So many of you know of my most recent rescue, Beaugart. He is a 5 yo Arab x NSH and has been with me for about 6 months. He was skinny and scared of everything when he came to the farm. As with all my rescues, health and socialization come first. Beaugart has spent the past few months with a small herd with plenty of room to roam, play and move his body. There have been very few demands made on him from me and I have spent the time building rapport, by being a consistent presence in his daily life. Trust took a long time. He really had no interest in anything I did, nor could he stand me approaching him directly. But one day, not long ago, I found him nibbling on my elbow from behind me while I did my chores! At last, some curiousity! The next day, he allowed me to approach and scratch his itchy spots (it is black fly season), curling his lips with pleasure. That was the turning point and the day I knew I could start working with him in a more meaningful way.
I know very little about Beaugart, but have been able to piece together some info. He was born in Colorado and was quite a fancy weanling, winning an ‘in hand’ championship as a yearling. I also have in my possession a photo of him being ridden by a man….no idea where or what level of training he was at. My experience handling him has led me to believe he has had some training, though there were some big holes in his foundation, or possible evidence of some rough handling.
The first issue I encountered was that he was difficult to catch. If he saw a halter or lead rope, he was ‘out of dodge’. In the beginning he would simply leave and I had no hope of catching him outside of trapping him in a small paddock or stall which I was loathe to do. Right around the time his curiousity about me appeared, his behavior shifted somewhat about being caught. While he was still not interested in being haltered and would move away, he ran in circles around me instead of leaving the area completely…a huge shift in his behavior. Instead of panicing, he was thinking. This was a very good sign, but I knew he was still very far from thinking of me as a partner.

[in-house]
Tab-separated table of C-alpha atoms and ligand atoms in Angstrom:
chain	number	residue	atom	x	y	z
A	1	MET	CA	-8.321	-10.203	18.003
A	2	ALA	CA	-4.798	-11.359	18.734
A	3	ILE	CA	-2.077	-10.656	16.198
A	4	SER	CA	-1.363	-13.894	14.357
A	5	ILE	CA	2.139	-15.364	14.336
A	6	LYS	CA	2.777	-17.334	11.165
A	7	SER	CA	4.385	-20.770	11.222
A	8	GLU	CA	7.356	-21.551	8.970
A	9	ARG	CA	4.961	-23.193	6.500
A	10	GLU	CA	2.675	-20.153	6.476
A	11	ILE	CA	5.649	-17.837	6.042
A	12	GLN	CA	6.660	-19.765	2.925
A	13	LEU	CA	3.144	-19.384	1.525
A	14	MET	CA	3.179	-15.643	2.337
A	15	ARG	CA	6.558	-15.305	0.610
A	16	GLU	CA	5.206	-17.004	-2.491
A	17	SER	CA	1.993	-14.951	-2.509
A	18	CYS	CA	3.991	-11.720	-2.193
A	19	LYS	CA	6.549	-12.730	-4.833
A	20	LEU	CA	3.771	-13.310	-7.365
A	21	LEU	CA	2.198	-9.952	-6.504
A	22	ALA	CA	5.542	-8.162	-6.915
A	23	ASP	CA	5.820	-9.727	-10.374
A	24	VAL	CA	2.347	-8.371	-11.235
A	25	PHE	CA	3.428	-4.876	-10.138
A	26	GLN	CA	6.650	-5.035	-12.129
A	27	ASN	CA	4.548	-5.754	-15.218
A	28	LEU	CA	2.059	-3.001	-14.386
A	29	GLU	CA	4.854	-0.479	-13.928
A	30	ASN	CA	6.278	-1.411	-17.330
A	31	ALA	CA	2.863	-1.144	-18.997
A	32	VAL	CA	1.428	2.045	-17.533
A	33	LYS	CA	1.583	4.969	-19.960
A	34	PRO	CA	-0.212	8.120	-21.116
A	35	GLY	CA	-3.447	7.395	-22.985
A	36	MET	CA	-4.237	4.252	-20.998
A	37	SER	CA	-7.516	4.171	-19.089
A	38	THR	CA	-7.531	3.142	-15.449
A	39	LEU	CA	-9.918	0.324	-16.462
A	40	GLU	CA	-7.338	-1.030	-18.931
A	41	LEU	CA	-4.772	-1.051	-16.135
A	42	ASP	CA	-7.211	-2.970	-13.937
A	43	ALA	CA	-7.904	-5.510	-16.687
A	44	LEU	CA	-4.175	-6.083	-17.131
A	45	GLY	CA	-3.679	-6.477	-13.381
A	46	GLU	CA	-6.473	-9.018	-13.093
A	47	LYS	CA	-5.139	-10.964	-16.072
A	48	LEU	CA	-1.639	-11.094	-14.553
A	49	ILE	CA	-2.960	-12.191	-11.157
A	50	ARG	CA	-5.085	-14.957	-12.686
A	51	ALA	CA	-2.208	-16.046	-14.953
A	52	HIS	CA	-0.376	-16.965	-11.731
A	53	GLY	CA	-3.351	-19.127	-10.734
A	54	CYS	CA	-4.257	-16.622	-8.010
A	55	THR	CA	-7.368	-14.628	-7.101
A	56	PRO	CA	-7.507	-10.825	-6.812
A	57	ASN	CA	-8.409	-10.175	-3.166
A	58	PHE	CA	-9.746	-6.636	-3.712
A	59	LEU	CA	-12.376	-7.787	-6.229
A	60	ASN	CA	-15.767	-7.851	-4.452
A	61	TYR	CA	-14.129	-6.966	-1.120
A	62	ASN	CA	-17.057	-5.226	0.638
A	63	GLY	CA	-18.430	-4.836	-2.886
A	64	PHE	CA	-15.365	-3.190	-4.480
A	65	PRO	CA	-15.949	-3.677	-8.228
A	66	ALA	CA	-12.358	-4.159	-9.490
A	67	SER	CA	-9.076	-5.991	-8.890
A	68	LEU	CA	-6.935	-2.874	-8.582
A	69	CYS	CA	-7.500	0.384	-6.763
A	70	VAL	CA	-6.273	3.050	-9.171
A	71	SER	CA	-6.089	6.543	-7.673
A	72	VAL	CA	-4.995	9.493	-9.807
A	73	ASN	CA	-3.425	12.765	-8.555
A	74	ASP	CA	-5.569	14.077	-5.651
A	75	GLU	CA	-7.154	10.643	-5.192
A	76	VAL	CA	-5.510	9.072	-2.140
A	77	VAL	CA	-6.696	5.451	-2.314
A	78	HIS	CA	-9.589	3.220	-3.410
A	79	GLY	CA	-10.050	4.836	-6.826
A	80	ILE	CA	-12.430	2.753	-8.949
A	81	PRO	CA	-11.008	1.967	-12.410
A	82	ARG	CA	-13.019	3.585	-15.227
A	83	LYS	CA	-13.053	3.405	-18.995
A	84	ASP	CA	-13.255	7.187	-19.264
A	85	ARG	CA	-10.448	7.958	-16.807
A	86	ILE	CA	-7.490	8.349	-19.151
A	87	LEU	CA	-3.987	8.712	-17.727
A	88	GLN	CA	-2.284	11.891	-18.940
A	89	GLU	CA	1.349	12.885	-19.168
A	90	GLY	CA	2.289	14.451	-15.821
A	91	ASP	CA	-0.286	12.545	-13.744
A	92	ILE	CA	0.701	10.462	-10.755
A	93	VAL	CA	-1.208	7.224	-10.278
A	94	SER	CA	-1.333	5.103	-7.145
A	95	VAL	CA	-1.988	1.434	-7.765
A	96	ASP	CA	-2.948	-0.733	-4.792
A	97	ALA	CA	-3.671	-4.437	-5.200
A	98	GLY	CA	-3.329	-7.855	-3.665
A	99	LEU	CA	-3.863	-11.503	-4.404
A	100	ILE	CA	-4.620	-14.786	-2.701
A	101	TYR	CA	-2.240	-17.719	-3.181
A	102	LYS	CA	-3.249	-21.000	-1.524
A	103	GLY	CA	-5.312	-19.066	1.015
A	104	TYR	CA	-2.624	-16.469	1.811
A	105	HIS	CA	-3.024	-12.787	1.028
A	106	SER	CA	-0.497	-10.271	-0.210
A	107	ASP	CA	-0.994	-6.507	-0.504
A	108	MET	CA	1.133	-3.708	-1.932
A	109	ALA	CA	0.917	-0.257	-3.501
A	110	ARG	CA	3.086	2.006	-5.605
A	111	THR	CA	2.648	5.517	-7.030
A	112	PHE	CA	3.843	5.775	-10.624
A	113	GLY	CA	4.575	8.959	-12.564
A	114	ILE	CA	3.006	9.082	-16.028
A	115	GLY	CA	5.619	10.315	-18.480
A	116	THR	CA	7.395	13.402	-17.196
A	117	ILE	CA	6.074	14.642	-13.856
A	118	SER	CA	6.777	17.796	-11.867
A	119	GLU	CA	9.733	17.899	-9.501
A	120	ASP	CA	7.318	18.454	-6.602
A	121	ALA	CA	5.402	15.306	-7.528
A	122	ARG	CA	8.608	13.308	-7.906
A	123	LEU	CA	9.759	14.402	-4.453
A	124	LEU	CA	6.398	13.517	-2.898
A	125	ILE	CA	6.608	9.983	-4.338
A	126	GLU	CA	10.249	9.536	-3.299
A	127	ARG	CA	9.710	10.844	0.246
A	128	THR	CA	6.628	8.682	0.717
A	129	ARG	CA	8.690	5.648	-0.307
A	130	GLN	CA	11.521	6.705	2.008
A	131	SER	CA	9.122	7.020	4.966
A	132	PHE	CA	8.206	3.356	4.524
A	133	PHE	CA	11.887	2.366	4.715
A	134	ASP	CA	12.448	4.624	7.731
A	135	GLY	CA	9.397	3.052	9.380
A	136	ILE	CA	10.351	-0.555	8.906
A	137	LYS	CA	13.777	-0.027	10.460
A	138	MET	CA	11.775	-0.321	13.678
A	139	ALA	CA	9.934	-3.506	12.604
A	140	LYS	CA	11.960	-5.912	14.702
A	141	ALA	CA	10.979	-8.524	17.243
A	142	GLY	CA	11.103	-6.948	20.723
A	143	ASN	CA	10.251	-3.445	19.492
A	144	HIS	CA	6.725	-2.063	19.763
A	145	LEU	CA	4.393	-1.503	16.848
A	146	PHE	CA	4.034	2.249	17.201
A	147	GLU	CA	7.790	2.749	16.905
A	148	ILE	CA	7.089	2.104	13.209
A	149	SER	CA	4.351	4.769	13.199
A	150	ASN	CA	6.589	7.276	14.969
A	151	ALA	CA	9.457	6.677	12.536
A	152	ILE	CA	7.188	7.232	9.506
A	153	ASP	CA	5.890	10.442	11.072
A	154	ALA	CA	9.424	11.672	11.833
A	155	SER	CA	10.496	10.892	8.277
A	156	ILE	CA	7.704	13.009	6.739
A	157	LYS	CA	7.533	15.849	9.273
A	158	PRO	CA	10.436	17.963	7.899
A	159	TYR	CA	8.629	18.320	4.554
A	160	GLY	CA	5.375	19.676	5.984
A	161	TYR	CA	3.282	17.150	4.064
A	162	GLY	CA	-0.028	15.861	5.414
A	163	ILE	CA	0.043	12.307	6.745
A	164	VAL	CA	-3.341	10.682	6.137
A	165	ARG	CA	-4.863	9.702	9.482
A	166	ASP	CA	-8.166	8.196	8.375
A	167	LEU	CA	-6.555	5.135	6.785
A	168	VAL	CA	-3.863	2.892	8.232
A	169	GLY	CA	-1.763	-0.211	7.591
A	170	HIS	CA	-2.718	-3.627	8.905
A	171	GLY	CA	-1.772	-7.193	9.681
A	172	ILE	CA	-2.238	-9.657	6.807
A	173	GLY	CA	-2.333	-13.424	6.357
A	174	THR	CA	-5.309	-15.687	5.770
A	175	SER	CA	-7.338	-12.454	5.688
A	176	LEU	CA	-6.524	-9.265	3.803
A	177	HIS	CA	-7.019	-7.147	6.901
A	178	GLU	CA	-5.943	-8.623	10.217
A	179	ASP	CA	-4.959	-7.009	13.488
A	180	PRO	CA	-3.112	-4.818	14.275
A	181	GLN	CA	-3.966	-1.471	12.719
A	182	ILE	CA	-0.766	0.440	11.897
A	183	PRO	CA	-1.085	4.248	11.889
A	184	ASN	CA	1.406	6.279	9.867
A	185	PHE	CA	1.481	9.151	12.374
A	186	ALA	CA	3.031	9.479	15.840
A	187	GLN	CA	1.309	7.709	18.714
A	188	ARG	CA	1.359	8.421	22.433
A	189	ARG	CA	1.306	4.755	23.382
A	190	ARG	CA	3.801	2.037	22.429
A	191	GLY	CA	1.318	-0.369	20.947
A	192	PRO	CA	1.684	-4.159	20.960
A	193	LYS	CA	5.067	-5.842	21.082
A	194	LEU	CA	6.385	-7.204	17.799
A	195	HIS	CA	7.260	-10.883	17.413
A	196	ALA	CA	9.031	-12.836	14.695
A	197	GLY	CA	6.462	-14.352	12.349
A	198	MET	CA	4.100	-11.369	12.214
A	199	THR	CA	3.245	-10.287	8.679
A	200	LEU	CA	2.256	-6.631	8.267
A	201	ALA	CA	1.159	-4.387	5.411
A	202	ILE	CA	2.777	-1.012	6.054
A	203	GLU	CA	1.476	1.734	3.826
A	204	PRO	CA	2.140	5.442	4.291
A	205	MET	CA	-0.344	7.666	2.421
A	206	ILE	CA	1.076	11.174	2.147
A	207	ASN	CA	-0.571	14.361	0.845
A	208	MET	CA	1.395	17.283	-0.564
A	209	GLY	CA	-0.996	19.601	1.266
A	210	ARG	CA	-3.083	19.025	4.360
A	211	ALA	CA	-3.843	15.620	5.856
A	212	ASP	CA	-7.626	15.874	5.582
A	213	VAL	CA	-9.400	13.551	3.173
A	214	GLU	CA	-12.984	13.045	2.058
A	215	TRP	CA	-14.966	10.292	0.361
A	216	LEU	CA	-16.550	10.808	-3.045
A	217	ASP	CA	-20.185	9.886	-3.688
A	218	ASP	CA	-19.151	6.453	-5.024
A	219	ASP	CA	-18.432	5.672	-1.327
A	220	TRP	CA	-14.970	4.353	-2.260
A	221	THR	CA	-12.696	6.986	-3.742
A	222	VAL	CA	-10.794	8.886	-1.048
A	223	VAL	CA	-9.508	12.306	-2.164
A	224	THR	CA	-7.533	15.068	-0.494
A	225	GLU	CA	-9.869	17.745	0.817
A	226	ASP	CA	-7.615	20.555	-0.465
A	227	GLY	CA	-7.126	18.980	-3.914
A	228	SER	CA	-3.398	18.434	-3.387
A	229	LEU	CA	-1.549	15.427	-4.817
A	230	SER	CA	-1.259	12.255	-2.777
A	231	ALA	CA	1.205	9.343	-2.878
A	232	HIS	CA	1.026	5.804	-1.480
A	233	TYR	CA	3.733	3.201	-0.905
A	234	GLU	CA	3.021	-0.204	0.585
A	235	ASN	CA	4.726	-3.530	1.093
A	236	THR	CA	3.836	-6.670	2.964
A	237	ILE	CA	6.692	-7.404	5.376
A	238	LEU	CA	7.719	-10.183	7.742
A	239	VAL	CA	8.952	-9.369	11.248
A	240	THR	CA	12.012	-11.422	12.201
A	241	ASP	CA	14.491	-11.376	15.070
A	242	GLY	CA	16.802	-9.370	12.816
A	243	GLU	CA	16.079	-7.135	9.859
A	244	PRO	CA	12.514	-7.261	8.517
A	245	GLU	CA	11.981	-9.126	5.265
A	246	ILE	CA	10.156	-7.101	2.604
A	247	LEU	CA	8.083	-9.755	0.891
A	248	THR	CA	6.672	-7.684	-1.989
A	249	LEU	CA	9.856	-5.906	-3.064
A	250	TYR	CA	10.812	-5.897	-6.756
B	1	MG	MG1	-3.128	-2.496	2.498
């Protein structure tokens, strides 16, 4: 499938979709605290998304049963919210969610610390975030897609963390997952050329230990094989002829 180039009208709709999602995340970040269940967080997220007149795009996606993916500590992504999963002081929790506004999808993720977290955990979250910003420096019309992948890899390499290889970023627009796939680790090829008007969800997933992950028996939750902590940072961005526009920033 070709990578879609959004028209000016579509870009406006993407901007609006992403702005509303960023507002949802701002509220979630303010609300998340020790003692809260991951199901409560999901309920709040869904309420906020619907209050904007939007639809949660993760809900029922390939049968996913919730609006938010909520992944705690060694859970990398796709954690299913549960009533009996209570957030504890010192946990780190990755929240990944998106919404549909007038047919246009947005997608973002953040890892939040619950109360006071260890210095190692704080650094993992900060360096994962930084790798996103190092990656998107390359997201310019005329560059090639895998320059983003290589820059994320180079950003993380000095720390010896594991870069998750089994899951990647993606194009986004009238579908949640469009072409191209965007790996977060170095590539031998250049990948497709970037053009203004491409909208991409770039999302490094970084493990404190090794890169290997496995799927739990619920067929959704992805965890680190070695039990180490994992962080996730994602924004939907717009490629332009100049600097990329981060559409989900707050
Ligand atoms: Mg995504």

The second issue I noted was that he was extremely head shy. He did not like stuff over his ears, like a bridle or leather halter. I could manage with a rope halter swung over his neck, but nothing that had to go up and over the forehead and ears…well, not without him rearing straight in the air 😉
The last big issue was his left shoulder. He was in the habit of using his left shoulder to move people and block any access to his zone 3 (where the saddle goes). He is pretty unbalanced side to side in general, but that is common, as people tend to lead and mount horses from the left and do very little from the right. He was alittle extreme in this way. I get the feeling someone did alot of work teaching him to yield his hindquarters without paying much attention to this evasion. I knew I could fix this problem pretty easily once I had his confidence.
Anyway, by happenstance, I was invited to visit my friend Brenda Ladd at her farm and encouraged to bring Beaugart up for some training. Brenda is in Bridgewater, NH and has a gorgeous facility with a large indoor arena and round pens. She hosts many clinics each year with fabulous clinicians (Dave Ellis, Karen Rolph, David Lichman to name a few) and does some horsemanship coaching in between. Brenda and I have been online friends through Parelli Natural Horsemanship for several years so I was delighted when she and her husband Jonathan moved their venue to NH! She is a wonderful coach with good instincts about what is working and how to build on what the horse offers.